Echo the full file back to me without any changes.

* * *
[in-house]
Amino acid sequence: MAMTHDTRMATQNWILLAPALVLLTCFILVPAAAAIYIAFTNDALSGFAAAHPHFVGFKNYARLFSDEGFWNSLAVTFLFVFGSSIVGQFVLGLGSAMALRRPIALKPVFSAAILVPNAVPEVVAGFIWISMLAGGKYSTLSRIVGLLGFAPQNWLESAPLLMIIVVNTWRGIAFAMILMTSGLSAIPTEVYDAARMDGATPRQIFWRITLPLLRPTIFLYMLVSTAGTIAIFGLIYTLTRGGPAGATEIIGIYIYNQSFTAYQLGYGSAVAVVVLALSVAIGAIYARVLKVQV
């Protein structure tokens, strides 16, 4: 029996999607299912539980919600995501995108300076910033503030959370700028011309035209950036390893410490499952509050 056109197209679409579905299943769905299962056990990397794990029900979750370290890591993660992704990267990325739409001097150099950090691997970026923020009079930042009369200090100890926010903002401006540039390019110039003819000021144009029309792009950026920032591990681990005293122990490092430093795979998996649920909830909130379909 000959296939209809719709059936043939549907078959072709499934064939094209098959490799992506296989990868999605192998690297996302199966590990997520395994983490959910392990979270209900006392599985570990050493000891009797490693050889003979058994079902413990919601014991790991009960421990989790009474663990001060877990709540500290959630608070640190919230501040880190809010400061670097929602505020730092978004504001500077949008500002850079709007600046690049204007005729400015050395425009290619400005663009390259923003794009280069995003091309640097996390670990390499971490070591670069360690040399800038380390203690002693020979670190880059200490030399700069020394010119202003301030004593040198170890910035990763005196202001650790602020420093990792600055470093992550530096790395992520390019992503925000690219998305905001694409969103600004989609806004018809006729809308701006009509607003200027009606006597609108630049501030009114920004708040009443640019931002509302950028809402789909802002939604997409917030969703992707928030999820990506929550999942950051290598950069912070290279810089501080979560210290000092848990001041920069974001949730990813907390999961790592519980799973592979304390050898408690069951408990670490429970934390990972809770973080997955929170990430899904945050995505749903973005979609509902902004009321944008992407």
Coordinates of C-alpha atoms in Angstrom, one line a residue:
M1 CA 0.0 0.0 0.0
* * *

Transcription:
[in-house]
Amino acid sequence: MAMTHDTRMATQNWILLAPALVLLTCFILVPAAAAIYIAFTNDALSGFAAAHPHFVGFKNYARLFSDEGFWNSLAVTFLFVFGSSIVGQFVLGLGSAMALRRPIALKPVFSAAILVPNAVPEVVAGFIWISMLAGGKYSTLSRIVGLLGFAPQNWLESAPLLMIIVVNTWRGIAFAMILMTSGLSAIPTEVYDAARMDGATPRQIFWRITLPLLRPTIFLYMLVSTAGTIAIFGLIYTLTRGGPAGATEIIGIYIYNQSFTAYQLGYGSAVAVVVLALSVAIGAIYARVLKVQV
């Protein structure tokens, strides 16, 4: 029996999607299912539980919600995501995108300076910033503030959370700028011309035209950036390893410490499952509050 056109197209679409579905299943769905299962056990990397794990029900979750370290890591993660992704990267990325739409001097150099950090691997970026923020009079930042009369200090100890926010903002401006540039390019110039003819000021144009029309792009950026920032591990681990005293122990490092430093795979998996649920909830909130379909 000959296939209809719709059936043939549907078959072709499934064939094209098959490799992506296989990868999605192998690297996302199966590990997520395994983490959910392990979270209900006392599985570990050493000891009797490693050889003979058994079902413990919601014991790991009960421990989790009474663990001060877990709540500290959630608070640190919230501040880190809010400061670097929602505020730092978004504001500077949008500002850079709007600046690049204007005729400015050395425009290619400005663009390259923003794009280069995003091309640097996390670990390499971490070591670069360690040399800038380390203690002693020979670190880059200490030399700069020394010119202003301030004593040198170890910035990763005196202001650790602020420093990792600055470093992550530096790395992520390019992503925000690219998305905001694409969103600004989609806004018809006729809308701006009509607003200027009606006597609108630049501030009114920004708040009443640019931002509302950028809402789909802002939604997409917030969703992707928030999820990506929550999942950051290598950069912070290279810089501080979560210290000092848990001041920069974001949730990813907390999961790592519980799973592979304390050898408690069951408990670490429970934390990972809770973080997955929170990430899904945050995505749903973005979609509902902004009321944008992407």
Coordinates of C-alpha atoms in Angstrom, one line a residue:
M1 CA 0.0 0.0 0.0